Uber Is Doing So Well That It’s Running Out of Drivers

The company just had its busiest month ever, thanks to food delivery and the resurgence of ride-hailing

uber driver in silhouette; Uber is currently having a shortage of drivers
Record bookings at Uber come right after the company announced a shortage of drivers.
Viktor Bystrov / Unsplash

Apparently we’re not that scared of going out anymore. Uber just posted a record month in March, although not necessarily with everyday ride-hailing.

As the Wall Street Journal reports, the company received more bookings in March than in any single month since its start in 2009. While ride-hailing was back to March 2020 levels, it was the  food-delivery unit that doubled year-to-year and posted record monthly bookings.

According to Uber’s 8-K filing earlier this week, “Gross Bookings reached the highest monthly level in the company’s nearly 12-year history. The company’s Mobility business posted its best month since March 2020, crossing a $30 billion annualized Gross Bookings run-rate, with average daily Gross Bookings up 9% month-over-month. The company’s Delivery business set another all-time record, crossing a $52 billion annualized Gross Bookings run-rate in March, growing more than 150% year-over-year.”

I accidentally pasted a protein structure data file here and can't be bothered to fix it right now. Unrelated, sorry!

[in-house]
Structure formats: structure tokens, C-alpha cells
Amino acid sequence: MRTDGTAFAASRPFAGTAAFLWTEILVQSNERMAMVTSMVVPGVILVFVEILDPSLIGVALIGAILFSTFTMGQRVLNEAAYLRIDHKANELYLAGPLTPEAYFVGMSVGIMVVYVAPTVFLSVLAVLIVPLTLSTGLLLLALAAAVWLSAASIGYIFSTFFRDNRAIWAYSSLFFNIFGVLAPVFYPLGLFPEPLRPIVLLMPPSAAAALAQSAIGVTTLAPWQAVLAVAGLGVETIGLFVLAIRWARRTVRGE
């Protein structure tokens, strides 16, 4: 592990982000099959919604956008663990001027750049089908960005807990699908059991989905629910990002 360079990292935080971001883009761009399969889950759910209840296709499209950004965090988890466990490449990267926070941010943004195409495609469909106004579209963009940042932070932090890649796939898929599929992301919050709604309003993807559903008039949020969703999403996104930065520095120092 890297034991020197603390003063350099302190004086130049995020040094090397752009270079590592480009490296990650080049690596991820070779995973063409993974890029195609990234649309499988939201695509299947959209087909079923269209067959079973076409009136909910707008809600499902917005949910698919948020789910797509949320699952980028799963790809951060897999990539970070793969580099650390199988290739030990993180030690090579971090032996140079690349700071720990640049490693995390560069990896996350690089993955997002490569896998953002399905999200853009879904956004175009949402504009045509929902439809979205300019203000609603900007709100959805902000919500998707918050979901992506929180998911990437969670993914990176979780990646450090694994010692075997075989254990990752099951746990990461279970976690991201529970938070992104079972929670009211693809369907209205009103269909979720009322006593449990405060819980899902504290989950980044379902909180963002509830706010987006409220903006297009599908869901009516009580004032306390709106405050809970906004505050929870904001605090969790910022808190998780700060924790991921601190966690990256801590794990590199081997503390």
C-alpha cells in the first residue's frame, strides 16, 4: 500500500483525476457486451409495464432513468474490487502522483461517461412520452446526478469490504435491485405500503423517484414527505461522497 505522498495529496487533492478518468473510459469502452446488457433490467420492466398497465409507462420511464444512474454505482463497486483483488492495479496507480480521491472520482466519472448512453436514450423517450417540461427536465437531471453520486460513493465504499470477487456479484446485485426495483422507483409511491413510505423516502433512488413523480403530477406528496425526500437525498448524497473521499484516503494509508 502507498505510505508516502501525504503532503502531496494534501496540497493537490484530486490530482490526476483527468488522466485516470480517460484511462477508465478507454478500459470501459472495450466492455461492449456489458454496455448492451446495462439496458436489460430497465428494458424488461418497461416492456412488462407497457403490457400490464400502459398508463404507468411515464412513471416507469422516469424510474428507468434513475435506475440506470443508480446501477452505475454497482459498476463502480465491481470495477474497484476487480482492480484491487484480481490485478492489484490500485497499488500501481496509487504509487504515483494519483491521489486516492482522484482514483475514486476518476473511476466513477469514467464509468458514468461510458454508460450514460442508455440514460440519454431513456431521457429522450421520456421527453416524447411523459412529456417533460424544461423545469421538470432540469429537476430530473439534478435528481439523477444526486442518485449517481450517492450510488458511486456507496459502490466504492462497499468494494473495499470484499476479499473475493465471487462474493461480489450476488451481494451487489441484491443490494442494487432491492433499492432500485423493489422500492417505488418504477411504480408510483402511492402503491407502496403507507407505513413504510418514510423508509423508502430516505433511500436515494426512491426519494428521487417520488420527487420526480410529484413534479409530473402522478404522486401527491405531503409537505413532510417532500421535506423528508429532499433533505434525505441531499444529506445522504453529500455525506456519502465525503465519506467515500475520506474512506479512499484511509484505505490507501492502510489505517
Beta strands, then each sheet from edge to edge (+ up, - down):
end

The COVID-19 pandemic continues to affect business in another way: the company can’t get enough drivers. “In 2020, many drivers stopped driving because they couldn’t count on getting enough trips to make it worth their time,” notes a recent write-up on Uber’s corporate blog. “In 2021, there are more riders requesting trips than there are drivers available to give them—making it a great time to be a driver.”

To that end, Uber announced a $250 million investment to boost earnings and offer additional incentive and guarantees for both new and existing drivers.


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